In this paper, I articulate and defend a conception of trust that solves what I call “the trickster problem.” The problem results from the fact that many accounts of trust treat it similar to, or identical with, relying on someone’s good will. But a trickster could rely on your good will to get you to go along with his scheme, without trusting you to do so. Recent philosophical accounts of trust aim to characterize what it is for one person to (...) trust another so as to avoid this problem, but no extant account successfully does so. I argue that connecting trust to important, normatively defined relationships like friendship, romantic partnerships and parenting shows us something important about trust. The clearest cases of trust are found within the confines of normatively defined relationships like these, suggesting that there is a normative element to trust. Trusting someone involves not just believing that another person’s good will covers your interactions. Trusting involves believing that, at least in a certain domain of interaction, you are entitled to rely on that person’s good will. This account solves the trickster problem, because a trickster is not entitled to his victim’s good will. (shrink)
Barrett, Pamela Believers or atheists, generous or tight, Hero or coward, black, yellow or white, Female or male, fully grown or a child, Those of vast wealth or the desperately poor, At the end we're all equal. We are all shown the door..
DOING CULTURAL GEOGRAPHY Edited by PAMELA SHURMER-SMITH, University of Portsmouth Doing Cultural Geography is an introduction to cultural geography that integrates theoretical discussion with applied examples: the emphasis throughout is on doing geography. Recognising that many undergraduates have difficulty with both theory and methods courses, the text explains the theory informing cultural geography and encourages students to engage directly with theory in practice. It emphasises what can be done with humanist, Marxist, poststructuralist, feminist, and postcolonial theory, showing that this (...) is the most effective way to engage with the theoretical literature. Twenty short chapters are organized in sections on theory, topic selection, methodology, interpretation, and presentation. The text is punctuated throughout with questions, suggestions for activities, and short sample extracts from the academic literature, chosen to exemplify the subject of the chapter and to stimulate further reading. Chapters conclude with glossaries and suggestions for further reading. Doing Cultural Geography will be used in project work - from seminar-based activities to the planning stages of undergraduate research projects. It will be essential reading for students in modules in cultural geography, foundation courses in human geography, as well as theory and methods modules. Features and Benefits: most pedagogically informed teaching text on cultural geography available integrates theory with practice. (shrink)
The crafts and knowledge in late Ming China Content Type Journal Article Category Book Review Pages 1-4 DOI 10.1007/s11016-012-9657-2 Authors Pamela O. Long, 3100 Connecticut Ave. NW, Apt. 137, Washington, DC 20008, USA Journal Metascience Online ISSN 1467-9981 Print ISSN 0815-0796.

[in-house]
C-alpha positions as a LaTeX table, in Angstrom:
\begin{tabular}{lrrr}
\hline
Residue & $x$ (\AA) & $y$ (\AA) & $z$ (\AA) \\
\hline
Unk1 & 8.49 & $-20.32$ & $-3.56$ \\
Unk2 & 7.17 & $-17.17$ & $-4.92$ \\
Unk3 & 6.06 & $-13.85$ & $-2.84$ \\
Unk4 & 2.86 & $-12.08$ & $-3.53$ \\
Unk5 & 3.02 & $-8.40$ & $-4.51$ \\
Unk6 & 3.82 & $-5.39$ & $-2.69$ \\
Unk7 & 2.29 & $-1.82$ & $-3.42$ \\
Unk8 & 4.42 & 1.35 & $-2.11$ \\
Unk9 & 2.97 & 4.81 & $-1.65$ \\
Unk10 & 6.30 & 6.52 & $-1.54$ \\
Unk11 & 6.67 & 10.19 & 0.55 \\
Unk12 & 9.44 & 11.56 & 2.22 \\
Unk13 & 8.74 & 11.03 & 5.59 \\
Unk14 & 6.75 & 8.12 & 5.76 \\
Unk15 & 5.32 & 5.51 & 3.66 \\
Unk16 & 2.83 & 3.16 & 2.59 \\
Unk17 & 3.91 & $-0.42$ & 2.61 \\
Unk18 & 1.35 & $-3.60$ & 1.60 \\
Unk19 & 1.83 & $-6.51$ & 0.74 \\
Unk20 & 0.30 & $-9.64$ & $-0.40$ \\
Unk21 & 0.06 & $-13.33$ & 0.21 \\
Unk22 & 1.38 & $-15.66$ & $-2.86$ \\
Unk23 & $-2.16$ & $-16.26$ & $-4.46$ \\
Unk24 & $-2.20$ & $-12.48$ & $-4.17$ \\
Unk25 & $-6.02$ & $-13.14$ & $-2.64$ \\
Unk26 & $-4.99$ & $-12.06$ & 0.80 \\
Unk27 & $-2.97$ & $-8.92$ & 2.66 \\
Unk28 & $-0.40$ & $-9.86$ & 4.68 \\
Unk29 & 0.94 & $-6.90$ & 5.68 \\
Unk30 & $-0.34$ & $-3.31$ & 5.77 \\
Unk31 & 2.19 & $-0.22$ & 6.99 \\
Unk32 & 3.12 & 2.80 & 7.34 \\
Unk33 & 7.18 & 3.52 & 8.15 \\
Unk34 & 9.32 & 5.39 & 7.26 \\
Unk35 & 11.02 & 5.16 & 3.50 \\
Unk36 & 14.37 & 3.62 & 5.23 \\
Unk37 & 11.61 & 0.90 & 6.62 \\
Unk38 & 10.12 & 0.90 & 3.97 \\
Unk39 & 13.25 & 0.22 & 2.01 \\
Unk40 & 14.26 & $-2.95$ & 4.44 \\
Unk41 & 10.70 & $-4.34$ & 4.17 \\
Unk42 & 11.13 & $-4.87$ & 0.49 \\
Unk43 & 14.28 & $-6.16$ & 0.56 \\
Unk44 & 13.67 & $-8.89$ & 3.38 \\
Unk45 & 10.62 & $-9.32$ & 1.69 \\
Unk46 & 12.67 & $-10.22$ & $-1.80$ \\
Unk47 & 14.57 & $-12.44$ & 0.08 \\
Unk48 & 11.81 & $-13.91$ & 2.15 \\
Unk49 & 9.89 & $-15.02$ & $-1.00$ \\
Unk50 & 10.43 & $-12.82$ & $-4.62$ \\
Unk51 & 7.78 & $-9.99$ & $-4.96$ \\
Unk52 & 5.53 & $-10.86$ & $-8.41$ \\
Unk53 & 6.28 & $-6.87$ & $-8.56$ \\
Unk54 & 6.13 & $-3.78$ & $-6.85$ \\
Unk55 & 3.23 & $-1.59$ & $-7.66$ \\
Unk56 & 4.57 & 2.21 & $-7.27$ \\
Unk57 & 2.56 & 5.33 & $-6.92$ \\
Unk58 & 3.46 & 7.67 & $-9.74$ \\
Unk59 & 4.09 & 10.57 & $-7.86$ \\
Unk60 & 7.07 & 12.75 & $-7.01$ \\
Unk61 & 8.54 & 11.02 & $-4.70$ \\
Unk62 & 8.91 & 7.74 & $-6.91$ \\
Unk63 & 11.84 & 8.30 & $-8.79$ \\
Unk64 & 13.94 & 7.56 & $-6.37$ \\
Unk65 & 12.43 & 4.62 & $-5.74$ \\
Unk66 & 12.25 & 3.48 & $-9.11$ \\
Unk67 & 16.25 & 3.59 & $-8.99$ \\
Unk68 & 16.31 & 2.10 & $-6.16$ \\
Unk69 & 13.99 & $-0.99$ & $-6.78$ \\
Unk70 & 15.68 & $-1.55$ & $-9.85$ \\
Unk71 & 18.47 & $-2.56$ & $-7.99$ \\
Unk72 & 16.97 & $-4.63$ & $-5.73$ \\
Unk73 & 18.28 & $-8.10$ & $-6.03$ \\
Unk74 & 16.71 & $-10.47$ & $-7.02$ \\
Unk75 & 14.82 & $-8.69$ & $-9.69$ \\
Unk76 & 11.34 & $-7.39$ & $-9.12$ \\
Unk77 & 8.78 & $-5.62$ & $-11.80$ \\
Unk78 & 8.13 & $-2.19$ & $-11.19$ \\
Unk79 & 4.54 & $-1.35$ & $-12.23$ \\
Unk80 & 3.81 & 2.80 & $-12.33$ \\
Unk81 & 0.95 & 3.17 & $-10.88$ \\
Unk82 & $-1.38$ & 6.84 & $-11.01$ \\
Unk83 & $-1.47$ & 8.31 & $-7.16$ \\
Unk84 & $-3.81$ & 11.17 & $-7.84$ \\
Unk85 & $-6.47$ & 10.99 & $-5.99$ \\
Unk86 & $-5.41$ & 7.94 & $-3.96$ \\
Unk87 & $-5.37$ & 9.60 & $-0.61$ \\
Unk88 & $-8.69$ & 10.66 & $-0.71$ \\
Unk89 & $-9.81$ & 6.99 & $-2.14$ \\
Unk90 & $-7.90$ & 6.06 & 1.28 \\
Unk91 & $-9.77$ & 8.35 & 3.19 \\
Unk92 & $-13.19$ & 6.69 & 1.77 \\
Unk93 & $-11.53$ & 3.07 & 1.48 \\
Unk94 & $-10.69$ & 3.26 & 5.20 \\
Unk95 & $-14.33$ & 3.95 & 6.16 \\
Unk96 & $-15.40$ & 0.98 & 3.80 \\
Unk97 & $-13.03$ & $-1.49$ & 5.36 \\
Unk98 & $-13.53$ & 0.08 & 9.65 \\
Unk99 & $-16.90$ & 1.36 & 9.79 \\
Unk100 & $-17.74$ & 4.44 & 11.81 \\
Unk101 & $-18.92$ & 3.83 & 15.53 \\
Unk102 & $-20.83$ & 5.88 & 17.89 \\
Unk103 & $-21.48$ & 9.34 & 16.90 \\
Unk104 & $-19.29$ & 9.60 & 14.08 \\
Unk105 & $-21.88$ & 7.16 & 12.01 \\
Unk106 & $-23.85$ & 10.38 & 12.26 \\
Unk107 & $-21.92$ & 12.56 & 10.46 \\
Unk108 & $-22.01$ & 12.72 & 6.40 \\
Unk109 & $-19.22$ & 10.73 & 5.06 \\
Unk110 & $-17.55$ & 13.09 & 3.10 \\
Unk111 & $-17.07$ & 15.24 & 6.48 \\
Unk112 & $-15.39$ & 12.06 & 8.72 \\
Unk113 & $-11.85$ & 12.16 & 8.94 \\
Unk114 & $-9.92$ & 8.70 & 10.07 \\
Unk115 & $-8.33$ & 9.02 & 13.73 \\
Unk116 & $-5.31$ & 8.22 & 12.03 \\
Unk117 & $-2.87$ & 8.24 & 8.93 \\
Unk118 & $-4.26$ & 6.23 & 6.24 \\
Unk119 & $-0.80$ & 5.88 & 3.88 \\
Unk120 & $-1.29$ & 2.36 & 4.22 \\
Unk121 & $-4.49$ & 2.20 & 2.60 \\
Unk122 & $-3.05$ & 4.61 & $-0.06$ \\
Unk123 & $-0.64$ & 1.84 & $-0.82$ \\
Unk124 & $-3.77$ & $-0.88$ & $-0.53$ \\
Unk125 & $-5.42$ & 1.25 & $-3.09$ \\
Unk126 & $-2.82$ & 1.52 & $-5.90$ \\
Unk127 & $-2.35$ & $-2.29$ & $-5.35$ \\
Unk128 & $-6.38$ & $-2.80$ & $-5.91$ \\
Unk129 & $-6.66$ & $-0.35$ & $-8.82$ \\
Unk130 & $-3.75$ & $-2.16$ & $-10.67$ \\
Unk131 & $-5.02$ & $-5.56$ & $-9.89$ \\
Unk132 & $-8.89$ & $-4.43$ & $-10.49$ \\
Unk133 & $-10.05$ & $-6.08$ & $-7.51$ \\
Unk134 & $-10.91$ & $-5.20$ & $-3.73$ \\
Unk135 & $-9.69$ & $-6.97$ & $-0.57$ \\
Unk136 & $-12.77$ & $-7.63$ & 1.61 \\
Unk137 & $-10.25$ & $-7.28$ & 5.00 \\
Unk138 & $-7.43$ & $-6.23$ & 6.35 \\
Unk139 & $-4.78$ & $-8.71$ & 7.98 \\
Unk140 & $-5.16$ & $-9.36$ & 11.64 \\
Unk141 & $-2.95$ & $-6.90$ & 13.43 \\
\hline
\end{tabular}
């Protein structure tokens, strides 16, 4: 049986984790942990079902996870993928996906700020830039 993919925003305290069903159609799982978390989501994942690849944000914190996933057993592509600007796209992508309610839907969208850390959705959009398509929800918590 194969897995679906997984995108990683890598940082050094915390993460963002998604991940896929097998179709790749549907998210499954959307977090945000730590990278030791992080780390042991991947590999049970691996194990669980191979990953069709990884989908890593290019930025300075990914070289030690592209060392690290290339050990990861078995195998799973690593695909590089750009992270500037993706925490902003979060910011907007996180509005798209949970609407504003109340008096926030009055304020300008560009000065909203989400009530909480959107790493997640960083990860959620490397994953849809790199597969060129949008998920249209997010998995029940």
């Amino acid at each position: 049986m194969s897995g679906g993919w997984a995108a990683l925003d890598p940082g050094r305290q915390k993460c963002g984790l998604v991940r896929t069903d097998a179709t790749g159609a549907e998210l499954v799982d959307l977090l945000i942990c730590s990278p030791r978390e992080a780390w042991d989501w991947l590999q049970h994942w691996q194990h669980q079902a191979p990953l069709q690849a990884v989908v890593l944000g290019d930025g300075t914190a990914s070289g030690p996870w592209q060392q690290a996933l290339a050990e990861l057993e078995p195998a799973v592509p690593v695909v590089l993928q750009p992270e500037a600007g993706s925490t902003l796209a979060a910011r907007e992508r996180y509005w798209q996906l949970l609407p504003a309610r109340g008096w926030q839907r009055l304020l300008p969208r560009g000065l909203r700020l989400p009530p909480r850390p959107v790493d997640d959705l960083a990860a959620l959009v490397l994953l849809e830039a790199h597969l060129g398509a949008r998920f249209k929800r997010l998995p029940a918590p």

Donald Davidson opens ‘Actions, Reasons, and Causes’ by asking, ‘What is the relation between a reason and an action when the reason explains the action by giving the agent's reason for doing what he did?’ His answer has generated some confusion about reasons for action and made for some difficulty in understanding the place for the agent's own reasons for acting, in the explanation of an action. I offer here a different account of the explanation of action, one that, though (...) minimal and formal, preserves the proper role for the agent's own reasons for acting. (shrink)
This third edition of the bestselling An Introduction to Sociology: Feminist Perspectives confirms the ongoing centrality of feminist perspectives and research to the sociological enterprise and introduces students to the wide range of feminist contributions to key areas of sociological concern. This completely revised edition includes: · new chapters on sexuality and the media · additional material on race and ethnicity, disability and the body · many new international and comparative examples · the influence of theories of globalization and post-colonial (...) studies. The theoretical elements have also been fully rethought in light of recent developments in social theory. Written by three experienced academics, this book gives students of sociology and women's studies an accessible overview of the feminist contribution to all the key areas of sociological concern. (shrink)
Many assume that we can be responsible only what is voluntary. This leads to puzzlement about our responsibility for our beliefs, since beliefs seem not to be voluntary. I argue against the initial assumption, presenting an account of responsibility and of voluntariness according to which, not only is voluntariness not required for responsibility, but the feature which renders an attitude a fundamental object of responsibility (that the attitude embodies one’s take on the world and one’s place in it) also guarantees (...) that it could not be voluntary. It turns out, then, that, for failing to be voluntary, beliefs are a central example of the sort of thing for which we are most fundamentally responsible. (shrink)
I hope to show that, although belief is subject to two quite robust forms of agency, "believing at will" is impossible; one cannot believe in the way one ordinarily acts. Further, the same is true of intention: although intention is subject to two quite robust forms of agency, the features of belief that render believing less than voluntary are present for intention, as well. It turns out, perhaps surprisingly, that you can no more intend at will than believe at will.